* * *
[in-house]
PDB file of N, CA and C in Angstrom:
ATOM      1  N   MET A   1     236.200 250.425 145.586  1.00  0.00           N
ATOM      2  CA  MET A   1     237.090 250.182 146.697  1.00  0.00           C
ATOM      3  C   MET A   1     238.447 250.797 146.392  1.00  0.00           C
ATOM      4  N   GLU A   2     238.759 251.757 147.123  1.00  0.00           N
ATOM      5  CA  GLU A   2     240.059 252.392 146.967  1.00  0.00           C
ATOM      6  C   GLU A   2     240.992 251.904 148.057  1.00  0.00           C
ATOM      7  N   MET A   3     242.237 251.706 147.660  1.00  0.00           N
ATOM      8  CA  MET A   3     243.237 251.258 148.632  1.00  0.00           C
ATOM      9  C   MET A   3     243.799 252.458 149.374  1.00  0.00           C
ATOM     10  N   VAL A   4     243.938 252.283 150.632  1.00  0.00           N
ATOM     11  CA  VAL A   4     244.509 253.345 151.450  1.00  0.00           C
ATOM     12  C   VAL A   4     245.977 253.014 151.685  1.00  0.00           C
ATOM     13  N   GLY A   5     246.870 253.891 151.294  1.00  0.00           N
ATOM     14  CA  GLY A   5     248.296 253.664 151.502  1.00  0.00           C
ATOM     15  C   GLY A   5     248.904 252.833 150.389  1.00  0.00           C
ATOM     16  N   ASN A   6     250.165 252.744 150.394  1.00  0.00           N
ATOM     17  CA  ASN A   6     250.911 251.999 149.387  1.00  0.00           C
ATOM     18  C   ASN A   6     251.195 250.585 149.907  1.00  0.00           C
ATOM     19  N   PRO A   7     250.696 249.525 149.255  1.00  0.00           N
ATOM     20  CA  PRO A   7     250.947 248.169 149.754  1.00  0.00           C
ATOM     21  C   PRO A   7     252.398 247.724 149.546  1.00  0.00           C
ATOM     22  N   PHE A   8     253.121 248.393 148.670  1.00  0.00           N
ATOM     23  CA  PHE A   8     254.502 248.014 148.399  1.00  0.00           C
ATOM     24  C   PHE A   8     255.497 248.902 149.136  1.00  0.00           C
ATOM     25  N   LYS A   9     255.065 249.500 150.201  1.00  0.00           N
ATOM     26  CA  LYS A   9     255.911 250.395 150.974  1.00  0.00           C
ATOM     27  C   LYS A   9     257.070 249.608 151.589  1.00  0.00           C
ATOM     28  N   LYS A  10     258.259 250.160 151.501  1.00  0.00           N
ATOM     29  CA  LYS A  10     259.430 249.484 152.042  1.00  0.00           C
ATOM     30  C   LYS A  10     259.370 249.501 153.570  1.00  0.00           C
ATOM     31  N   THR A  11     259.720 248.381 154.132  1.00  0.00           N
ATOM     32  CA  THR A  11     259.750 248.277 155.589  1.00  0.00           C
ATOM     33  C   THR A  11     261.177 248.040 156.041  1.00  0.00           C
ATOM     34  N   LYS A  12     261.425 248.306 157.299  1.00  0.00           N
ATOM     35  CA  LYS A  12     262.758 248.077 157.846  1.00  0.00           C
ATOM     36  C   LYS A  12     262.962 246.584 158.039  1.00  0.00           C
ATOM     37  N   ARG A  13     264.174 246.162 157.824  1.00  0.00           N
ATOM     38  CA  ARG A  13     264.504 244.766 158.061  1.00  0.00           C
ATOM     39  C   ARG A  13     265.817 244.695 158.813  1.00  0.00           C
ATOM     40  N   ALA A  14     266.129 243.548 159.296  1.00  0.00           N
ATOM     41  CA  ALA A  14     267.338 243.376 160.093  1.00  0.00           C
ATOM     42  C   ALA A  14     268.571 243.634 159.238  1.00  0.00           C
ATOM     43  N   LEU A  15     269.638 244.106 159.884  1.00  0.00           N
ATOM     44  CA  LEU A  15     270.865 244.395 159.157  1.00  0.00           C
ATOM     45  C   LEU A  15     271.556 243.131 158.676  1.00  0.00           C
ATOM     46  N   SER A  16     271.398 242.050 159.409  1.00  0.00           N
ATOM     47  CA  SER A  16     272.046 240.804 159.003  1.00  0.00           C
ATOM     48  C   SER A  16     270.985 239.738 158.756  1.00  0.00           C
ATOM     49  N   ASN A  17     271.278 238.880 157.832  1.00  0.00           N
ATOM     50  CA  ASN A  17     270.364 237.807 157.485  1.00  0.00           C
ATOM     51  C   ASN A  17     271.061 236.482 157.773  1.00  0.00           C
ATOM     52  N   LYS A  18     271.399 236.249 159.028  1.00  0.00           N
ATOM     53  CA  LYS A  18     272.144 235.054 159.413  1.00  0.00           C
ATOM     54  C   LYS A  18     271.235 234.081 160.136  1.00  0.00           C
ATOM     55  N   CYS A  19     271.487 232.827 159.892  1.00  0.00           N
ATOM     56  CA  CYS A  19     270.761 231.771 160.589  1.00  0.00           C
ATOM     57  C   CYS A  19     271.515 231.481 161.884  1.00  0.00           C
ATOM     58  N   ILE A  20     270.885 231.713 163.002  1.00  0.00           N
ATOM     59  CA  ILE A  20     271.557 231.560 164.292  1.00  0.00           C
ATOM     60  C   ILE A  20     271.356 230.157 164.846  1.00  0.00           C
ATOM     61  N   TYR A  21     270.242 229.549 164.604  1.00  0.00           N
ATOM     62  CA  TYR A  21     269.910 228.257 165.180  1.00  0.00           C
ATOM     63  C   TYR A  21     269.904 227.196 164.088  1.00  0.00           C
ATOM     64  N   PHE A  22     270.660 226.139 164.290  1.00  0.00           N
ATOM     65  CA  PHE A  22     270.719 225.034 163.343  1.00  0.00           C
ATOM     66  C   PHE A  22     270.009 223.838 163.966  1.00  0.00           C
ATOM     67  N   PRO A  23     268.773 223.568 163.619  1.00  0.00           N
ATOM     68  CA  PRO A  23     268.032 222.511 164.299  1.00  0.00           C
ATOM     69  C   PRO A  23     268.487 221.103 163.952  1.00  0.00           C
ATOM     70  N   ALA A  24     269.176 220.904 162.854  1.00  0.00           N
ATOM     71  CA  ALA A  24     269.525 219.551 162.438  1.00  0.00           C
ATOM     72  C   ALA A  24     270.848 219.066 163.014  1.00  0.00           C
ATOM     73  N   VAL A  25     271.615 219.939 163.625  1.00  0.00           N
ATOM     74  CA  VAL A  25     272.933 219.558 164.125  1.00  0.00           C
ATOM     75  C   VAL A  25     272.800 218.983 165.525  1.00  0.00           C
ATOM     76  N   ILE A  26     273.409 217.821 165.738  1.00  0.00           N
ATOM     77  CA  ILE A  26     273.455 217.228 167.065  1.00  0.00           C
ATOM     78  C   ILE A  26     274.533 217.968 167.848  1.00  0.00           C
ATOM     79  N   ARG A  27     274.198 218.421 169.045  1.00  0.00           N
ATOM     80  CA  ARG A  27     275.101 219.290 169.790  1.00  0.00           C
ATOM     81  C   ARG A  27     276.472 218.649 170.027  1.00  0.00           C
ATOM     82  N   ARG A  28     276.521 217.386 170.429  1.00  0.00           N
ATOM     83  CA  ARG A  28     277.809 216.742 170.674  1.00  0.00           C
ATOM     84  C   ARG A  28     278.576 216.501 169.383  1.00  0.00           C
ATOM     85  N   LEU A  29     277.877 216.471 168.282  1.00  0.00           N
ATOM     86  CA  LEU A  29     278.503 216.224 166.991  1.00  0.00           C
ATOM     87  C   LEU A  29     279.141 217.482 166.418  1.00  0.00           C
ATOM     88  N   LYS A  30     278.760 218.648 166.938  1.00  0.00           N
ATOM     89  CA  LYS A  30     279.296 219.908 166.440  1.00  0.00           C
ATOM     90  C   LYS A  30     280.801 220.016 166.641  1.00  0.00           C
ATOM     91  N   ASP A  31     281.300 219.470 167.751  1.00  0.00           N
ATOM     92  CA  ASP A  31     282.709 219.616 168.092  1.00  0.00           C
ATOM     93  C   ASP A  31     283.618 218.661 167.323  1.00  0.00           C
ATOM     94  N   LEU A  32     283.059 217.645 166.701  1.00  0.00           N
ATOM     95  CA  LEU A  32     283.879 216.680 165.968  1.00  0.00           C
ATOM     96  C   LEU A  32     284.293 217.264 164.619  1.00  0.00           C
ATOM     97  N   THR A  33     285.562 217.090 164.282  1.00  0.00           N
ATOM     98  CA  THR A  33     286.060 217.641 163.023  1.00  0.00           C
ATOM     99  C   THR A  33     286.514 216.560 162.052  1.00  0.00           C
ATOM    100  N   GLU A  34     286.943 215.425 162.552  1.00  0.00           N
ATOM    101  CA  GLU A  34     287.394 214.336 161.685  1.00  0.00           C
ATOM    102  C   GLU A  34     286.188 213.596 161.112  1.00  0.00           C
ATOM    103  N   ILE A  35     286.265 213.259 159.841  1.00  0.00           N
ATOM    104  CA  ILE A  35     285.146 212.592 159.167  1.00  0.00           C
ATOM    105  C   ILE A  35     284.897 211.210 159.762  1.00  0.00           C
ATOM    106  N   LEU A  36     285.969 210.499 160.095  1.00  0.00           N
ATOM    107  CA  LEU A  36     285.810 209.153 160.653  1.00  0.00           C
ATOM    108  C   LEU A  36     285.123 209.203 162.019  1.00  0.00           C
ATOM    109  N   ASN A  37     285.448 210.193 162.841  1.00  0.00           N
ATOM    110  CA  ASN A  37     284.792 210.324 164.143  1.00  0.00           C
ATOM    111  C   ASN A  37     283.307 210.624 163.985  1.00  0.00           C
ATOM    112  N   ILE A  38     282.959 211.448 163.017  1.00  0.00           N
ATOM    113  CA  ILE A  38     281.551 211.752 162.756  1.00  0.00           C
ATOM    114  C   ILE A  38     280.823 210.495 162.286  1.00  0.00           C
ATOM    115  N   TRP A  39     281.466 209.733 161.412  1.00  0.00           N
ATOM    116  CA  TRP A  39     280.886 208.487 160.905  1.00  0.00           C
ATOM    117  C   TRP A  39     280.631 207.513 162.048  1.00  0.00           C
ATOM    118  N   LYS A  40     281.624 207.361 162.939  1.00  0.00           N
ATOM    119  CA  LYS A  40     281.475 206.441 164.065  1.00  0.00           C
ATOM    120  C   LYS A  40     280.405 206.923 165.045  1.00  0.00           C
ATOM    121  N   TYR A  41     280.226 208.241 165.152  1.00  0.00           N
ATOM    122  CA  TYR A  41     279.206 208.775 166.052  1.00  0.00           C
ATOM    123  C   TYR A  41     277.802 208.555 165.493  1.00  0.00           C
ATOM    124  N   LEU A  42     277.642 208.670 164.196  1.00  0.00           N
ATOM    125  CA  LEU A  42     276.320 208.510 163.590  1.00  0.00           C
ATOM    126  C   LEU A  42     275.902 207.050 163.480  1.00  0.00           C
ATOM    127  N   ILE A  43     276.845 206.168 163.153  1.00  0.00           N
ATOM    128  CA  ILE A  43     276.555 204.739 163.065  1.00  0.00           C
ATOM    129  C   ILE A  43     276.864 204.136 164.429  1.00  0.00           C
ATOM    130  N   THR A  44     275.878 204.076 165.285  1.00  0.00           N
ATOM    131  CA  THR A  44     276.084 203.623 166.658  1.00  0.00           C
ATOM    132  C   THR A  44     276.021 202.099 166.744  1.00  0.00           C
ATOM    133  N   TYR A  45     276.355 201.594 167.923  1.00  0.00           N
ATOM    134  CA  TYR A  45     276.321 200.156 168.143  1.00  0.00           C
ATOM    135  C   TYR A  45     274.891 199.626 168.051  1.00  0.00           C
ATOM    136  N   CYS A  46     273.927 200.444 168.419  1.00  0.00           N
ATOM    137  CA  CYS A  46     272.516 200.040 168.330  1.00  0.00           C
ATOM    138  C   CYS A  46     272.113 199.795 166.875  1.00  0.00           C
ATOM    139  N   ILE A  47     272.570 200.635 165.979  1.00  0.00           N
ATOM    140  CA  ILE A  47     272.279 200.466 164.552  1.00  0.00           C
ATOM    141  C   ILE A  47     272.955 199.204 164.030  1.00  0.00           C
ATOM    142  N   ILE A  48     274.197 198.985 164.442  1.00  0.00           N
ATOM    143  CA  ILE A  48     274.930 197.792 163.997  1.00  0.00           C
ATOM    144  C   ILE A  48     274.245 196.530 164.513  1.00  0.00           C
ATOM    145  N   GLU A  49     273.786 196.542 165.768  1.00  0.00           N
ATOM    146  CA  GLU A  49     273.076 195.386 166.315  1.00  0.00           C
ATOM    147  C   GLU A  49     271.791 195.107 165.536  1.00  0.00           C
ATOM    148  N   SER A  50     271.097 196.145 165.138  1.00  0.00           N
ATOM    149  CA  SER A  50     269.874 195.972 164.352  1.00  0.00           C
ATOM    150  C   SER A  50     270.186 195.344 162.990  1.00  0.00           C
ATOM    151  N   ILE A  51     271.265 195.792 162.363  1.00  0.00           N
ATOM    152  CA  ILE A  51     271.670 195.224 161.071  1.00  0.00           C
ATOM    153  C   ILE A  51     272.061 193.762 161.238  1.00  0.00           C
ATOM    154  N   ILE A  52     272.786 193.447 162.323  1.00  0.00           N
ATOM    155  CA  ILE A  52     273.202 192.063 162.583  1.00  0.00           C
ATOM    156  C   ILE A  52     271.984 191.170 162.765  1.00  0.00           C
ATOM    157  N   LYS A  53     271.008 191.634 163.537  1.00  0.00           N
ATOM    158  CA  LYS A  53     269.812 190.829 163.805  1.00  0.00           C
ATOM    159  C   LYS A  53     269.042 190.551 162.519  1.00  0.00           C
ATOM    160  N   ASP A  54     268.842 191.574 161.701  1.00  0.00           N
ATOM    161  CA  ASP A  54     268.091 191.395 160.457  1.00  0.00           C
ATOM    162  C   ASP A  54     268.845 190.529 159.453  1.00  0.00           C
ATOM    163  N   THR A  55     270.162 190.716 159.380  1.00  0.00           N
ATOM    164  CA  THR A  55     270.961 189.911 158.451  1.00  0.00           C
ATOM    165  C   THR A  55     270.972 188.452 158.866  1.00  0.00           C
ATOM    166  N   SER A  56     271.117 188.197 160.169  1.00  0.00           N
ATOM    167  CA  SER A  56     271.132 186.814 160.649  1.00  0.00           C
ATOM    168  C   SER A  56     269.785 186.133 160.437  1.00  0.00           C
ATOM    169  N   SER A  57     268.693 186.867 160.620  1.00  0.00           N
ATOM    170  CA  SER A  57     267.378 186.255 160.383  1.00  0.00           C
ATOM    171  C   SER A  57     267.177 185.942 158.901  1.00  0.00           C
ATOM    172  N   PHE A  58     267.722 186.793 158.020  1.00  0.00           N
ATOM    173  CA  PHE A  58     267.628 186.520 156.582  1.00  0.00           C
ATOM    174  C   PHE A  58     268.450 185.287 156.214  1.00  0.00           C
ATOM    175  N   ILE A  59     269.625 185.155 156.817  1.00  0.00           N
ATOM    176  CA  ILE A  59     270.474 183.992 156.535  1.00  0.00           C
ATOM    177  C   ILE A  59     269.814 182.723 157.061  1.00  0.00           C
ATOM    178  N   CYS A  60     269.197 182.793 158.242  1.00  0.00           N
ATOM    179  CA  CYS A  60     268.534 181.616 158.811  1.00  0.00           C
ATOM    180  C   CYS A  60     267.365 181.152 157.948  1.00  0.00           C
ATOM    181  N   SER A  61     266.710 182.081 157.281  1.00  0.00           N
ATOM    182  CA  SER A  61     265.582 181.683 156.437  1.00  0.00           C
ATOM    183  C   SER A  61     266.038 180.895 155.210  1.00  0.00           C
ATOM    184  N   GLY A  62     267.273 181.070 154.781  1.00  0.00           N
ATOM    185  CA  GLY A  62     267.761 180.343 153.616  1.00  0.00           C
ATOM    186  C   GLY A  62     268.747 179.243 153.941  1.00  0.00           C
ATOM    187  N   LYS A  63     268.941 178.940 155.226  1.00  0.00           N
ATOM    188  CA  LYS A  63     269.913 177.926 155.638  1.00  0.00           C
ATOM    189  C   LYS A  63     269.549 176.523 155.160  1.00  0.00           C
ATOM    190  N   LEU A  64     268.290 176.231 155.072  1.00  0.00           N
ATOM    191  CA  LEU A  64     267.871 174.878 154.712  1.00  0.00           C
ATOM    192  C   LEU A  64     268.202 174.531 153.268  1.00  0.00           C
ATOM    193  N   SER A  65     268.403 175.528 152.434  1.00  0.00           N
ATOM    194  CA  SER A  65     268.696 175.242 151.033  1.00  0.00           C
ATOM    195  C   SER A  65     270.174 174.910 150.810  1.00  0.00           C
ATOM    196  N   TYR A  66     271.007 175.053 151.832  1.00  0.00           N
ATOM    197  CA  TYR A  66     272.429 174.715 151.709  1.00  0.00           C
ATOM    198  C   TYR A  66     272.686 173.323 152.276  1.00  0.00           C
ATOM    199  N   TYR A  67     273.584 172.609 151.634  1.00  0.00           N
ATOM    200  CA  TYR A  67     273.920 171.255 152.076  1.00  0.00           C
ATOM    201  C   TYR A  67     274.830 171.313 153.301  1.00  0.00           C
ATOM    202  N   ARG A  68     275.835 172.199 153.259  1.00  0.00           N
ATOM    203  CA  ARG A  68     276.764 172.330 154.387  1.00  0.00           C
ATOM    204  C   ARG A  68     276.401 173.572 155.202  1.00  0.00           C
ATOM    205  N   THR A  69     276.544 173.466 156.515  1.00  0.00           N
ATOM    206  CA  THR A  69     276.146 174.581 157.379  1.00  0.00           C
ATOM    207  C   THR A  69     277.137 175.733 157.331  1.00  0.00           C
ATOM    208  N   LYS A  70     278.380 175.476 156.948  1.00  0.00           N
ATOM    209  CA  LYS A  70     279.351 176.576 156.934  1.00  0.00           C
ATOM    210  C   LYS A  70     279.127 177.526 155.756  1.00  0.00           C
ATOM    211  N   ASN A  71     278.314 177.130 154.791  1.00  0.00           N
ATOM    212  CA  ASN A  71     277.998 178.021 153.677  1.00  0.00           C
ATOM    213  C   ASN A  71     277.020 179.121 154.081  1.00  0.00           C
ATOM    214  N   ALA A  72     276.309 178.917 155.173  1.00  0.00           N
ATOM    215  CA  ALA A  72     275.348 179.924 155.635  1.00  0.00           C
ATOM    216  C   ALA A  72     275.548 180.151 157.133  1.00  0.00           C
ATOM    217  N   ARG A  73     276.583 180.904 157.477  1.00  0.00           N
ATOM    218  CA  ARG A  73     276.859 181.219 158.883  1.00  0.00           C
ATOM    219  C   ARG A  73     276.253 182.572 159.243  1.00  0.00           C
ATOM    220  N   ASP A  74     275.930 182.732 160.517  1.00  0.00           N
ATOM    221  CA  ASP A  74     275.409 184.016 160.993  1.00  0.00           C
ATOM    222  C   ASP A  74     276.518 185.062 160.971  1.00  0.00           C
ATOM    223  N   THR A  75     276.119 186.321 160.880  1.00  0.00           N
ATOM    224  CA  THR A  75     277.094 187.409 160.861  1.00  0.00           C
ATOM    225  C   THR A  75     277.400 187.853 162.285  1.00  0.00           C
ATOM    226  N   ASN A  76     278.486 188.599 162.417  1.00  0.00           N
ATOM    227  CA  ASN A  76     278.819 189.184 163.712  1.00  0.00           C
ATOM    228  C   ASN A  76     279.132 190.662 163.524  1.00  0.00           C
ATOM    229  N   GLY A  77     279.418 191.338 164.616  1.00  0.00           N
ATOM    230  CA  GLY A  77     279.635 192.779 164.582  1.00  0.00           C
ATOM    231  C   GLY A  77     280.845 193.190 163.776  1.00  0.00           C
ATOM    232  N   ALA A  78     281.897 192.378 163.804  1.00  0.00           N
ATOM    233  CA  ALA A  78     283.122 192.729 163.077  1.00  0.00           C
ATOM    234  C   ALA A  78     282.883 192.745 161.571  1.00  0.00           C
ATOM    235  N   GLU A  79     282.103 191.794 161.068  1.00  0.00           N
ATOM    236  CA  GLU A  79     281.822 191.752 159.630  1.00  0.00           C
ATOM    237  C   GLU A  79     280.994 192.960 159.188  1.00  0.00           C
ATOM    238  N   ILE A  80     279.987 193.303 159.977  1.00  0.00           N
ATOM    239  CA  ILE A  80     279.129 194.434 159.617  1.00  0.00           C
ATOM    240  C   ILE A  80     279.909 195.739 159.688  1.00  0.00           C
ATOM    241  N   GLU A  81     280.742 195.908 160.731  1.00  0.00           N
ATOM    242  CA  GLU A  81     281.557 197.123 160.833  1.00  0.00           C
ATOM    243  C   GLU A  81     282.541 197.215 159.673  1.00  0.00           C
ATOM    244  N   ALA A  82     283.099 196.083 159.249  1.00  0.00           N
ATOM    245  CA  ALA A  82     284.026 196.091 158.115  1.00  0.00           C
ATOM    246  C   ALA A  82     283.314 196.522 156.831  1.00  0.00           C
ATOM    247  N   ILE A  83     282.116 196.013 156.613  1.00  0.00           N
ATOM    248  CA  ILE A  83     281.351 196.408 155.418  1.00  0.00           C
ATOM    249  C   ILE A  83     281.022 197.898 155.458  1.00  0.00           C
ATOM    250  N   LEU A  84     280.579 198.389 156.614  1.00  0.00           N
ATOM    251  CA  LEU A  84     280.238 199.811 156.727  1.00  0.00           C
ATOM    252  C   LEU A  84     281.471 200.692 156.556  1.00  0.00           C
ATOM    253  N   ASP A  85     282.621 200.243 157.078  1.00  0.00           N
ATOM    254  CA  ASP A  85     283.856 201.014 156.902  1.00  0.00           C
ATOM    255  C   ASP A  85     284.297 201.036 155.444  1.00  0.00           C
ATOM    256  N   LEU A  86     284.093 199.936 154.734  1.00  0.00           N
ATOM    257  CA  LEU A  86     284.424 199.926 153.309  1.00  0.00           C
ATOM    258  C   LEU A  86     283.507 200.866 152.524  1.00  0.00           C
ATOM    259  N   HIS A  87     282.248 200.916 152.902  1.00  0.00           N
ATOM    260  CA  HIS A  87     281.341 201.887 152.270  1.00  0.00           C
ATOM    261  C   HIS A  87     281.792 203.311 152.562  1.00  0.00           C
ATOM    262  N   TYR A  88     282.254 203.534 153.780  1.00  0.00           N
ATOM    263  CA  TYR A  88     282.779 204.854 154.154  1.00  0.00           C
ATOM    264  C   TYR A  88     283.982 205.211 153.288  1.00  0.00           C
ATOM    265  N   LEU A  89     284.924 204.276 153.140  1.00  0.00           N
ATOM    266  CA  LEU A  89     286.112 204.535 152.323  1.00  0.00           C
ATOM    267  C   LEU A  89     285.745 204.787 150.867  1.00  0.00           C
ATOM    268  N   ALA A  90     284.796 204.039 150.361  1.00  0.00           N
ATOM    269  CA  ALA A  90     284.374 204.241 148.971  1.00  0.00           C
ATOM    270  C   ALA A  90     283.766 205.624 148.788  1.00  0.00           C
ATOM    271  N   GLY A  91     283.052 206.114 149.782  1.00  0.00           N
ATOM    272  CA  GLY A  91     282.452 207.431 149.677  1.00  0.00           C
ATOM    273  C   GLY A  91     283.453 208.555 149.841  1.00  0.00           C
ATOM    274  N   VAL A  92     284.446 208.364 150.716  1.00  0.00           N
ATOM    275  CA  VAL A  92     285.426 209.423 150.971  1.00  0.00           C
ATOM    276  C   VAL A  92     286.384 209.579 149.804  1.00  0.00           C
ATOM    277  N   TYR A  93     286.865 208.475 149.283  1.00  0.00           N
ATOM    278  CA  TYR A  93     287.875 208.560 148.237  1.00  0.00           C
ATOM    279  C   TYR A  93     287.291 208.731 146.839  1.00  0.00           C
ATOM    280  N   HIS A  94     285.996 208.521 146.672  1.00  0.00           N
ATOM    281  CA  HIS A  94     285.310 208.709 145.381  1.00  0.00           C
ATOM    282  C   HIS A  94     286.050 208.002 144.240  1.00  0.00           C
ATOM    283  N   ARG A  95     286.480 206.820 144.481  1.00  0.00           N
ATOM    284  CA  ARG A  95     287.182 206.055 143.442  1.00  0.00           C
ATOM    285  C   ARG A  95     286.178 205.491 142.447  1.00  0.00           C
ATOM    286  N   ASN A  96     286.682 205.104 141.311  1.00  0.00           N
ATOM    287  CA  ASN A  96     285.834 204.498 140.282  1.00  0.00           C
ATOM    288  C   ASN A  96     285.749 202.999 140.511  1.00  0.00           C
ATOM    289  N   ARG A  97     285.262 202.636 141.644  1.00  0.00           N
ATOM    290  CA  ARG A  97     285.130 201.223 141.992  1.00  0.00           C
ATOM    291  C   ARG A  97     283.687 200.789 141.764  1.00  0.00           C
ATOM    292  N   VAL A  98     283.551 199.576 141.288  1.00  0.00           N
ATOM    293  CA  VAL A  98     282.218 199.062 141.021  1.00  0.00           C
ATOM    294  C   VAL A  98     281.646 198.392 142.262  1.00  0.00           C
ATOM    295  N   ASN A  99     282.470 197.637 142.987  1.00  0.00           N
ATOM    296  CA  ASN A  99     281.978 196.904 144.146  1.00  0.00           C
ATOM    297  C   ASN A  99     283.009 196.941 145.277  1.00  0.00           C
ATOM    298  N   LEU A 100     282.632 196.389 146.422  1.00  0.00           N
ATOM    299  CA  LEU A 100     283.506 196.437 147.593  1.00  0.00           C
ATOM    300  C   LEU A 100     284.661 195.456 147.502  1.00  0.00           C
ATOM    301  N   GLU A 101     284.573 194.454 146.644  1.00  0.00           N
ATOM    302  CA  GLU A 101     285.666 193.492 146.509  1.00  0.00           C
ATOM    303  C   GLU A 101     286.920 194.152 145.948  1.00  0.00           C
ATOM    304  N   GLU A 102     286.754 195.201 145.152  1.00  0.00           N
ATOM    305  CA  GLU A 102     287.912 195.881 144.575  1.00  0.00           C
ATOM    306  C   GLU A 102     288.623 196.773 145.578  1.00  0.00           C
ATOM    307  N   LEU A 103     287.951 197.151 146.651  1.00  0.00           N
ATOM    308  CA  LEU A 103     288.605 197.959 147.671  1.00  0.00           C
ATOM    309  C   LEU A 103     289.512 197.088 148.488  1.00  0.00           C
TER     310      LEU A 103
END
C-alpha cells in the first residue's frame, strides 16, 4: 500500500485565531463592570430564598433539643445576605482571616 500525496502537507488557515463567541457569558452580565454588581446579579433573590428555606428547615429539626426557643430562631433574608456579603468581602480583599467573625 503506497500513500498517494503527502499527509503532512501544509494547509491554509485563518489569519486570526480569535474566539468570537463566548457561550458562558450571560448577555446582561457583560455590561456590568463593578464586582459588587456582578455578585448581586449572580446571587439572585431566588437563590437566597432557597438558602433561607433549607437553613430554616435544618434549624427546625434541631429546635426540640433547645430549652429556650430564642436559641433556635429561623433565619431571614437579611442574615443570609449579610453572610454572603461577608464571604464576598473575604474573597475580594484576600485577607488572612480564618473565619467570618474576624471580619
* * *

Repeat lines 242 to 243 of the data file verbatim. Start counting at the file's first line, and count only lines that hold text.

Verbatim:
ATOM    240  C   ILE A  80     279.909 195.739 159.688  1.00  0.00           C
ATOM    241  N   GLU A  81     280.742 195.908 160.731  1.00  0.00           N